Grisez’s primary work on human life and death was his 1970 book, Abortion: The Myths, the Realities, and the Arguments,which is listed with related works on a separate page. The works listed below deal with suicide, euthanasia, and human death in general.
After publishing his book on abortion, Grisez participated in establishing an organization to defend human life and promote sound prolife legislation. The organization, Americans United for Life, included scholars and other professionals of diverse religions and none. Among those involved were Dennis J. Horan, an attorney, and David Mall, an educator and specialist in rhetoric. Planning a volume to educate the public about assisted suicide and euthanasia, the two invited Grisez to write a philosophical article on the ethical and legal issues, and he did so.
For Grisez, this article was important in two ways. First, while working on it, he clearly understood and explained the distinction betweeen what agents intend and what they accept as side effects. Second, he began the research for Life and Death with Liberty and Justice: A Contribution to the Euthanasia Debate, a book he did with the collaboration of Joseph Boyle. “Suicide and Euthanasia” is copyright © University Publications of America, Inc. 1977, all rights reserved.
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In 1984, Grisez and others were invited by Msgr. Carlo Caffarra, head of the John Paul II Institute for Studies on Marriage and the Family, and Rev. Ignacio Carrasco, Dean of the Roman Academic Center of the Holy Cross, to help plan an international congress on moral theology to be cosponsored by their institutions and held in Rome in 1986. The planning group met in Pamplona, Spain, for several days in March 1985. Grisez was invited to give a paper, and agreed to treat Catholic teaching on the inviolability of innocent life.
Grisez delivered his paper to a plenary session of the Congress on 9 April 1986. In it he argued that sacred Scripture and the Church’s constant and very firm teaching together attest to a moral absolute concerning the killing of the innocent. This moral absolute can be formulated: The intentional killing of an innocent human being is always grave matter. The whole Church in the past has accepted and handed on this moral absolute as an essential requirement of Christian life. Therefore, the universal, ordinary magisterium has already infallibly proposed its judgment on this matter. Since this judgment has been proposed infallibly, it could be solemnly defined. Grisez concluded that it is now opportune to define this judgment solemnly in order to curb existing dissent, to mitigate the harm to souls present confusion is causing, and to save some innocent persons’ lives that will otherwise be destroyed.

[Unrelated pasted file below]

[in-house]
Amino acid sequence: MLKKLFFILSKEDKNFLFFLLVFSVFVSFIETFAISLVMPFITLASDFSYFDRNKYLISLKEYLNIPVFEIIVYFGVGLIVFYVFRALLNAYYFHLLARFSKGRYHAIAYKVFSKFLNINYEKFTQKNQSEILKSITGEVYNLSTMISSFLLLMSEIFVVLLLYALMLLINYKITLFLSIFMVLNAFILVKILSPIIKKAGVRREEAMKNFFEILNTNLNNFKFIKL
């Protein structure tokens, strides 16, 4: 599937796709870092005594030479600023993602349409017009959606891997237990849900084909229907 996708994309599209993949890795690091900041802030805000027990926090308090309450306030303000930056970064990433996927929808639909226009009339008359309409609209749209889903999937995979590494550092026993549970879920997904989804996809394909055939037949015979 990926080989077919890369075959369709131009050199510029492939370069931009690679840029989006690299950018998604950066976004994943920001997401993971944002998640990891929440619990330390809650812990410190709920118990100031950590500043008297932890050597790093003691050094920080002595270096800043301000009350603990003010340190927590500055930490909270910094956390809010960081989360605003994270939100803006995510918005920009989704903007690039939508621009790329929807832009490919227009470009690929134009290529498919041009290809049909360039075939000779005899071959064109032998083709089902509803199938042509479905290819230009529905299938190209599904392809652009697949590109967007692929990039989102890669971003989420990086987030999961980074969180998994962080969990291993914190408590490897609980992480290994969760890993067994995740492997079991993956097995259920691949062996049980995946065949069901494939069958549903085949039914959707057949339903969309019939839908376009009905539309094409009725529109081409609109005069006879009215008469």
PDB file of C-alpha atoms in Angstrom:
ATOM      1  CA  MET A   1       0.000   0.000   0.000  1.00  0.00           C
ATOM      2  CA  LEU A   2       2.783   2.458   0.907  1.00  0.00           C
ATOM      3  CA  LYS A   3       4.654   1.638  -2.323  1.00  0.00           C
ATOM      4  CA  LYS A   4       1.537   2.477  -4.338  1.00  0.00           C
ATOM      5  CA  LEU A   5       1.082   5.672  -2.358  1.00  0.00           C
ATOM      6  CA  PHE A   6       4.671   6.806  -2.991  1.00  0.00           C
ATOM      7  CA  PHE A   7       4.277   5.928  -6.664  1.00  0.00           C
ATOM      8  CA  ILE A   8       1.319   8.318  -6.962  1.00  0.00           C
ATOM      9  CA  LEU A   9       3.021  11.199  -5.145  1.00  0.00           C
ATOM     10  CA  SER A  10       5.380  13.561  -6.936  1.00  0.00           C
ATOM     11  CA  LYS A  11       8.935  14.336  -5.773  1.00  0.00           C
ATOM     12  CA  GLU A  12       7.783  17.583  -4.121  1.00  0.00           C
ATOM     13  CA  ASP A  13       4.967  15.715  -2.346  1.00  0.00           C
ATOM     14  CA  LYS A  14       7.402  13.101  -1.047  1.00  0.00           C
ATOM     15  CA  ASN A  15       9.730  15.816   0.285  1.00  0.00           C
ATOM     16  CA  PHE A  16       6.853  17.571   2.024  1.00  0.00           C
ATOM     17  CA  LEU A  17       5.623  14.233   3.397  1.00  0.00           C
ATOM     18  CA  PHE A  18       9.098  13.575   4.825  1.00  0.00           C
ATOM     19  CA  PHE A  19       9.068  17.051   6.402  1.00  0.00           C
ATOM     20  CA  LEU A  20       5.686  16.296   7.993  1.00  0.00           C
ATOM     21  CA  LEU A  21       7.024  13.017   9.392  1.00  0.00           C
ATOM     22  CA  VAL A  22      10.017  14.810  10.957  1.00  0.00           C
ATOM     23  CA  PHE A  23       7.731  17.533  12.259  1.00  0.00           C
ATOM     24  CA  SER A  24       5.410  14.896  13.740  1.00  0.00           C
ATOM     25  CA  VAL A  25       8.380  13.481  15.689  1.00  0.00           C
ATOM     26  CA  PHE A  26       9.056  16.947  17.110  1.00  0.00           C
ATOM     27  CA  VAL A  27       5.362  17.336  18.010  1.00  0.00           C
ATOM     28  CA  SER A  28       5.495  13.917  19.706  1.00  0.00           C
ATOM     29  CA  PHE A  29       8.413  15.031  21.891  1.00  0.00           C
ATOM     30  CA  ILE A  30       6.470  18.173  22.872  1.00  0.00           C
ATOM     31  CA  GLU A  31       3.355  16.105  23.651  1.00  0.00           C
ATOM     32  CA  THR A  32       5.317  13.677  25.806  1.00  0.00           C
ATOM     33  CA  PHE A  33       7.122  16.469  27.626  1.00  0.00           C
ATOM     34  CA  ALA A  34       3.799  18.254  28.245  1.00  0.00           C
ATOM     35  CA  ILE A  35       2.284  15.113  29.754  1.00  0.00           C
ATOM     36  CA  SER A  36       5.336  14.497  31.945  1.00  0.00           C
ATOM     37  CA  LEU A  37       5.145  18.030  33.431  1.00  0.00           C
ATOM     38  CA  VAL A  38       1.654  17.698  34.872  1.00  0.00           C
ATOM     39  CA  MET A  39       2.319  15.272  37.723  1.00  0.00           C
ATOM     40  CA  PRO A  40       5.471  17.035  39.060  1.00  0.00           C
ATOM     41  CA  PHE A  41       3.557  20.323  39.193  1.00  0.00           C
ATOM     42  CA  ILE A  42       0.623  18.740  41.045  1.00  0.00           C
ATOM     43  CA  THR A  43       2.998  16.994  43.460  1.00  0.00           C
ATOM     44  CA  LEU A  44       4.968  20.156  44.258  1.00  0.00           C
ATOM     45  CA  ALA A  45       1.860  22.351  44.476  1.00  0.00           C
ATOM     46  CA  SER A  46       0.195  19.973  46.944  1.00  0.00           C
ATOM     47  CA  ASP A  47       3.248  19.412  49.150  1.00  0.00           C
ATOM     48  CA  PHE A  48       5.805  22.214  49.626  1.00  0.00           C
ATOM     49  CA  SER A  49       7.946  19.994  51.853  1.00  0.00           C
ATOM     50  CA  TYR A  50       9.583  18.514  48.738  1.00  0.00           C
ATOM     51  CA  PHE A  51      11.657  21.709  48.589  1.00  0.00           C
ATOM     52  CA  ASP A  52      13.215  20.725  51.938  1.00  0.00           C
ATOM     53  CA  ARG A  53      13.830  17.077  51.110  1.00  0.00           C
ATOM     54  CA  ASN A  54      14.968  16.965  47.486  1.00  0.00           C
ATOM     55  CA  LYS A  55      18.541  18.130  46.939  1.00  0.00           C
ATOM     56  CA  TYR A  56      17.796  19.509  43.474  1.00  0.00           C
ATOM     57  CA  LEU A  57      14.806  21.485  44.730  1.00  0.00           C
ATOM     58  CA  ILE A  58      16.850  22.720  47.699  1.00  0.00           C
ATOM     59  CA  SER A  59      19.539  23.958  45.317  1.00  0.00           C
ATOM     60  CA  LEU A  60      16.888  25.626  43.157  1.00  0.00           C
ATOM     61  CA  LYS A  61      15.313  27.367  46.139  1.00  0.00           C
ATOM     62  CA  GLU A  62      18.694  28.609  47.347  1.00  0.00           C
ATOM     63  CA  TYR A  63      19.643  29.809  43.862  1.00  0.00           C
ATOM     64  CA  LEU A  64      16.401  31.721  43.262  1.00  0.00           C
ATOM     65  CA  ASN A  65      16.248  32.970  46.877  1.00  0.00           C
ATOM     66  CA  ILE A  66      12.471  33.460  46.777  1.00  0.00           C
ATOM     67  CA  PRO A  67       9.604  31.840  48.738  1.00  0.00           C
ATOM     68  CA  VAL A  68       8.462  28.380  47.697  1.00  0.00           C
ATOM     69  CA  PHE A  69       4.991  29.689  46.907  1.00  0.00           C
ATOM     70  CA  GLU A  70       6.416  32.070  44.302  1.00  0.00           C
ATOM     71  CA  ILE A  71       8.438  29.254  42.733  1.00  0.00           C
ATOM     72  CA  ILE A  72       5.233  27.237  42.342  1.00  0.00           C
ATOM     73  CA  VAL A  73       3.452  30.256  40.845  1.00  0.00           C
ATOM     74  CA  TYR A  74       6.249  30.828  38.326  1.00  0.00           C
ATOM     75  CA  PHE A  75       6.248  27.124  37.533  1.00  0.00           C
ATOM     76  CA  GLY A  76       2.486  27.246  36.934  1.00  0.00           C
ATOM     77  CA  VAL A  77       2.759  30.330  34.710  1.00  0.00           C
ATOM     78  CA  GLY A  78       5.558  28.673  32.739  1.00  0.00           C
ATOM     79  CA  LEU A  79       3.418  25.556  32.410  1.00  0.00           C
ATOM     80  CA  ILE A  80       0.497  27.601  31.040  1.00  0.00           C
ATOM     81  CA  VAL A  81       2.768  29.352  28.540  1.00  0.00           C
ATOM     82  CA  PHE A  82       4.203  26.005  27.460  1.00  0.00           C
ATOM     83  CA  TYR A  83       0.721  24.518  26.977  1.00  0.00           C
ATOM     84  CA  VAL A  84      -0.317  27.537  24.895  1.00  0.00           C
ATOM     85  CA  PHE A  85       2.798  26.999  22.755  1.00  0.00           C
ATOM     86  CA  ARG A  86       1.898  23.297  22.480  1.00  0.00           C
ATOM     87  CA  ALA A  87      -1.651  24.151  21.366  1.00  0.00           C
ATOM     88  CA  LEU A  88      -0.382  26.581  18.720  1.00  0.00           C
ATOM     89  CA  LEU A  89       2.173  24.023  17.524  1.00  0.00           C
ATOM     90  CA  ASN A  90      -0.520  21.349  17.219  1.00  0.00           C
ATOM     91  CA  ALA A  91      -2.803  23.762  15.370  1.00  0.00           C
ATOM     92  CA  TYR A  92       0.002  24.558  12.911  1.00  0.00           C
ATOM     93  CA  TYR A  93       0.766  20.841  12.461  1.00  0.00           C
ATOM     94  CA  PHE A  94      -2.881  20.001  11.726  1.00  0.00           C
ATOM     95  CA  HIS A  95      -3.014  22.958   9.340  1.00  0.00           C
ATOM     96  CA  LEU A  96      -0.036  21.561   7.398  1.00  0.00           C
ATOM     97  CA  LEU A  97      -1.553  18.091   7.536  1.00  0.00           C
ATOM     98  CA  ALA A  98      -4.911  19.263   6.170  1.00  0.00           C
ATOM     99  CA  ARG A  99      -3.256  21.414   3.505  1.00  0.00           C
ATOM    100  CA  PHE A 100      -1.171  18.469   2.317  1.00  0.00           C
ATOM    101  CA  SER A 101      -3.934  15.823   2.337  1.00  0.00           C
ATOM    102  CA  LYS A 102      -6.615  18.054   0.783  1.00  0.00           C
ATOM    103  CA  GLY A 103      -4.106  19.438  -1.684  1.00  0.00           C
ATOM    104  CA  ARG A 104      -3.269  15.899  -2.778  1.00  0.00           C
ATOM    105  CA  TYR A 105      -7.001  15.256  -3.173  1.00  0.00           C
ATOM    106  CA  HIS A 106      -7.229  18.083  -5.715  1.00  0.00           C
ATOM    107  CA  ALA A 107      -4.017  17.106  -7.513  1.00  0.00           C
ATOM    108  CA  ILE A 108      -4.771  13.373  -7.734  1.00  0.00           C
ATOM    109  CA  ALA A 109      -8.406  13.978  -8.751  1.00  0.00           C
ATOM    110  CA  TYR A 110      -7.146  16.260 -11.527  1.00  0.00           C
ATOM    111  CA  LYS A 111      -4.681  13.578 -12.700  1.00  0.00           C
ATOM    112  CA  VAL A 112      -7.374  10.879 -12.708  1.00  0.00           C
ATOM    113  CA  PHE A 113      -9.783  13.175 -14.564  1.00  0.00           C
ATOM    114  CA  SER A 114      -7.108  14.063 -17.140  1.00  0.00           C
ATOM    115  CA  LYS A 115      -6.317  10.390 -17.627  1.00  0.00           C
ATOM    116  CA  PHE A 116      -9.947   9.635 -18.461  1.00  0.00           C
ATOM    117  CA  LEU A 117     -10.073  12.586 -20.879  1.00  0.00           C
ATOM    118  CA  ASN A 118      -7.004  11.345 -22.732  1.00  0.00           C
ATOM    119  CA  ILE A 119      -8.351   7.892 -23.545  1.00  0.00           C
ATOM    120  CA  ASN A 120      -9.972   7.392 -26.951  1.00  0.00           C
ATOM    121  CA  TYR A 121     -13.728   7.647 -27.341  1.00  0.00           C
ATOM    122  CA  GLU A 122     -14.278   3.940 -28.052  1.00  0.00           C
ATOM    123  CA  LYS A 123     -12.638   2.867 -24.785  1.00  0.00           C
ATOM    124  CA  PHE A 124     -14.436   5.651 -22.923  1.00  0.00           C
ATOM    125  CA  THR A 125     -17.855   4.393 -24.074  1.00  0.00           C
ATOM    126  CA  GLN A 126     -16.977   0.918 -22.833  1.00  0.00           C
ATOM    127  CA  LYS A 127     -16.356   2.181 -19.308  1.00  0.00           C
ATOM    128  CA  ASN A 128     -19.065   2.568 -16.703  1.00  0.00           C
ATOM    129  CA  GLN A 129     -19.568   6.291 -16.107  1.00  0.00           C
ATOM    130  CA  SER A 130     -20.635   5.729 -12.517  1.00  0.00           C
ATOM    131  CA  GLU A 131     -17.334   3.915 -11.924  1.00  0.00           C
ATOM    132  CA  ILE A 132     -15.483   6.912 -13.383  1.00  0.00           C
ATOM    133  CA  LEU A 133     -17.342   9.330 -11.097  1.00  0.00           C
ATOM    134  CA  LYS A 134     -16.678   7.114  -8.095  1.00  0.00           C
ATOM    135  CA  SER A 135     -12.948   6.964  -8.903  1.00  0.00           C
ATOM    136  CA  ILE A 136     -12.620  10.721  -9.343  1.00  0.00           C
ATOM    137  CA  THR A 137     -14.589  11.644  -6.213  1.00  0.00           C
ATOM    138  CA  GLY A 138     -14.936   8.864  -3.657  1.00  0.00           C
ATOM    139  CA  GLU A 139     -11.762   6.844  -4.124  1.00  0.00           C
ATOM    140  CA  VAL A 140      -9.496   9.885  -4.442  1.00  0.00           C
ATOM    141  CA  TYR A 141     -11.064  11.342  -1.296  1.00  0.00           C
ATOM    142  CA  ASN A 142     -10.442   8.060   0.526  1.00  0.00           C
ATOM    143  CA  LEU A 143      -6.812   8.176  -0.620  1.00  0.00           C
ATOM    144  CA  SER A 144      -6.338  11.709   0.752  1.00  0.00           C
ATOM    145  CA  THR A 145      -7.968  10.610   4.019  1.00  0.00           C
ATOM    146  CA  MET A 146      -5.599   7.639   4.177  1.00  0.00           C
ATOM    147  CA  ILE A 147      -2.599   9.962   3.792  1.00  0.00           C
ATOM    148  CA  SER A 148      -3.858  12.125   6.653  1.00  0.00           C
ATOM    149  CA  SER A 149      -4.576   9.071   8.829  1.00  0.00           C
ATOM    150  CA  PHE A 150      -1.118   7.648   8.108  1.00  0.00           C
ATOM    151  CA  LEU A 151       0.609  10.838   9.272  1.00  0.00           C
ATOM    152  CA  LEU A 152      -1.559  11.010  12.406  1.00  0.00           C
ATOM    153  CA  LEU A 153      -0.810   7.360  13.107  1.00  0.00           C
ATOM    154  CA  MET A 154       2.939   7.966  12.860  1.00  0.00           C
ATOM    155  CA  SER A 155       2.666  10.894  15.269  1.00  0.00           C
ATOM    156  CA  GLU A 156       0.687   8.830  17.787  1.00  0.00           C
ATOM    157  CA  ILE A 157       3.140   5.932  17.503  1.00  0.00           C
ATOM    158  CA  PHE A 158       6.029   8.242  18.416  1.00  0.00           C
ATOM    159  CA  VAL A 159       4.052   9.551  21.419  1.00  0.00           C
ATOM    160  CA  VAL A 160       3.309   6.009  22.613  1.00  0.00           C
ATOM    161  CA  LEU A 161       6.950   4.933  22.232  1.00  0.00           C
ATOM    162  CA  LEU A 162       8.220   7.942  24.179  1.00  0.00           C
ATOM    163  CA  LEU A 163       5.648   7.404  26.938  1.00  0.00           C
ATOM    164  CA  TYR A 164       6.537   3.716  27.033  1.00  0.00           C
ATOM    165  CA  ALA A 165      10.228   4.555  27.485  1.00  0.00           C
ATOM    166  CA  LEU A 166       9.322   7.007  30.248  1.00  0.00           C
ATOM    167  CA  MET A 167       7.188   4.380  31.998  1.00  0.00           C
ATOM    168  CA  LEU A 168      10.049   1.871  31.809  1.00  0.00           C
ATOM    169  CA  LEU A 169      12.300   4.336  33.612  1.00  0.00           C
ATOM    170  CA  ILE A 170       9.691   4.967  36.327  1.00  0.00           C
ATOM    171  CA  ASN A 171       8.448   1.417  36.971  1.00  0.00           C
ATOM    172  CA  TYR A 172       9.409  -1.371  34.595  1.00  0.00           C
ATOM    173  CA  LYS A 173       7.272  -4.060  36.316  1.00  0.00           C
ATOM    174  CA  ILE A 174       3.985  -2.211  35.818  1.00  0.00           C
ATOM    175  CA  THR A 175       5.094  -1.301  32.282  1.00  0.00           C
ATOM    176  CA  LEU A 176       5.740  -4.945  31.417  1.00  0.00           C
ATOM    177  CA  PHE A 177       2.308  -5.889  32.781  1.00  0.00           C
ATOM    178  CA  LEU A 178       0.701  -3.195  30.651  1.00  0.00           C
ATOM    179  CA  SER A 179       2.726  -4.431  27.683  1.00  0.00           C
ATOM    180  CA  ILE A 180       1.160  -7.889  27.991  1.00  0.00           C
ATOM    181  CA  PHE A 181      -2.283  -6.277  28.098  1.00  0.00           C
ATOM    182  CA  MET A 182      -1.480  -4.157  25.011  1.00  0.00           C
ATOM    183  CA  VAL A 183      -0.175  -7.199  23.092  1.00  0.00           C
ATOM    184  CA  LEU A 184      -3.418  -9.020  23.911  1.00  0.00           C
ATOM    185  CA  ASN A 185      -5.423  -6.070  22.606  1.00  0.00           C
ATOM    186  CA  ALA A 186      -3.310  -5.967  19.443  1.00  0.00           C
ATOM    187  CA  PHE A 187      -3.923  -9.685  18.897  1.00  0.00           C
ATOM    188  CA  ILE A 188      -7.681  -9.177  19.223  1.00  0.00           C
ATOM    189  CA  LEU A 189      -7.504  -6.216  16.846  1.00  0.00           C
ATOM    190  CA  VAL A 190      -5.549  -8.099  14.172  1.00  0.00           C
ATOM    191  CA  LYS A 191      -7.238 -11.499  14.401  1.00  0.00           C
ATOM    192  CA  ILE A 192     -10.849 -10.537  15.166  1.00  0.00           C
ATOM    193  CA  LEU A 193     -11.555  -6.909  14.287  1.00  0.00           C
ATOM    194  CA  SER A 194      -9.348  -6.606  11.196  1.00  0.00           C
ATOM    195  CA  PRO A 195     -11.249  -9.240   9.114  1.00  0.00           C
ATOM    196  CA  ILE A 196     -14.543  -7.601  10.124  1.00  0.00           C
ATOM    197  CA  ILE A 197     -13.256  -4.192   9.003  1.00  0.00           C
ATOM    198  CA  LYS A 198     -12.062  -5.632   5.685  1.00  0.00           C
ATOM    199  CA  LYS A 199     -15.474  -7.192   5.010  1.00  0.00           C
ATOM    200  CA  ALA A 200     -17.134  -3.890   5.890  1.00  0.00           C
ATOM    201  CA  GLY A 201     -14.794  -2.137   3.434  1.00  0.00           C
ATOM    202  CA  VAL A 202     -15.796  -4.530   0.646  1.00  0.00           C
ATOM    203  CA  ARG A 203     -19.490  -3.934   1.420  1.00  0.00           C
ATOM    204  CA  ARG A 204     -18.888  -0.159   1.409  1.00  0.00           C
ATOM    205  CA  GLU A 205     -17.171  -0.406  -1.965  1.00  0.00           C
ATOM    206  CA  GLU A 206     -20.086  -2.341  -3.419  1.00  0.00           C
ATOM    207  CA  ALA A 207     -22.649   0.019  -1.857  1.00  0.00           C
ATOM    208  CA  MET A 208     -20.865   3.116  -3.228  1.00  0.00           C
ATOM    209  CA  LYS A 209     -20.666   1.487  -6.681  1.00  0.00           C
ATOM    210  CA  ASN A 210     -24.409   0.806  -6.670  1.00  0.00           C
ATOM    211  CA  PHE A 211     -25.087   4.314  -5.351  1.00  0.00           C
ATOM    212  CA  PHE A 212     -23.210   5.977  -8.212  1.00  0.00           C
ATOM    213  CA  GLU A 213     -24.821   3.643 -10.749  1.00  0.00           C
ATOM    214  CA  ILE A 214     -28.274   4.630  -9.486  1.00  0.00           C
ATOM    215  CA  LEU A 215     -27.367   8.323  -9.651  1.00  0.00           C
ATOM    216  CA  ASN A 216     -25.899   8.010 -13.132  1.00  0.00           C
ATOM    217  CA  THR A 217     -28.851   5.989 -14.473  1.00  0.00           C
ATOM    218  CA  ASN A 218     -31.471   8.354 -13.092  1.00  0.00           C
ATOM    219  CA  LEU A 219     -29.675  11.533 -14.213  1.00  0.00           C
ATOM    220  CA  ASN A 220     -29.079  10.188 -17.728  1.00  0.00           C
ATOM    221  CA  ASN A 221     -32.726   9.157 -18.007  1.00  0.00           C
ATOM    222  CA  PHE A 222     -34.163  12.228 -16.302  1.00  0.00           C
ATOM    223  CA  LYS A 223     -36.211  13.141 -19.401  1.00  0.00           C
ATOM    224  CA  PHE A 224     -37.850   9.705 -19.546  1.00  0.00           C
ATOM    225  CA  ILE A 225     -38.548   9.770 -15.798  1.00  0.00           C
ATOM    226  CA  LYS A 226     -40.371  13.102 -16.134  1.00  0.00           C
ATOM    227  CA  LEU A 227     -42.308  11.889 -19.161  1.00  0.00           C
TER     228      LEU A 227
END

The paper was well received, and many participants in the Congress subscribed to a petition to Pope John Paul II, asking him to act on the matter. Subsequently, an inquiry was carried out by the Congregation for the Doctrine of the Faith, and the decision made not to define the proposition, but instead to prepare a papal encyclical dealing with innocent human life. The eventual result was the 1995 encyclical, Evangelium vitae, 57, in which John Paul affirmed that the inviolability of innocent human life had been taught—but only implicitly, though clearly, affirmed that it had been infallibly taught—by the ordinary and universal magisterium. The paper is copyright © Città Nuova Editrice 1987, all rights reserved.
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In 1998, Grisez was invited by Most Rev. Elio Sgreccia, Vice-President of the Pontifical Academy for Life, to serve as an academic peritus for the Fifth Assembly of the Academy: The Dignity of the Dying Person. Grisez agreed to prepare a paper on the theology of death, and made two brief trips to Rome to participate in preparatory meetings on 27 June and 26 September 1998. He delivered a synopsis of his paper at a session in the old synod hall in the Vatican on 24 February 1999, and provided copies of the complete study to Academy members. The paper is copyright © Libreria Editrice Vaticana 2000, all rights reserved.
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In April 2008, Grisez and Patrick Lee participated in a two-day Westchester Institute Scholars Forum, “When Do We Die? Brain Death and the Debate over the End of Life,” in Washington, D.C. Dr. Shewmon circulated in advance a paper showing that total brain death need not result in the rapid disintegration of the entire body. Discussing Shewmon’s paper before coming to the Forum, Grisez and Peter Ryan, S.J., arrived prepared to argue that, assuming the entire brain has died, an apparently surviving individual is no longer a person but only subpersonal remains. During the meeting, Patrick Lee accepted their view and helped them defend it against various objections. Afterwards, Grisez and Lee worked together drafting and refining this article, which includes replies to objections.
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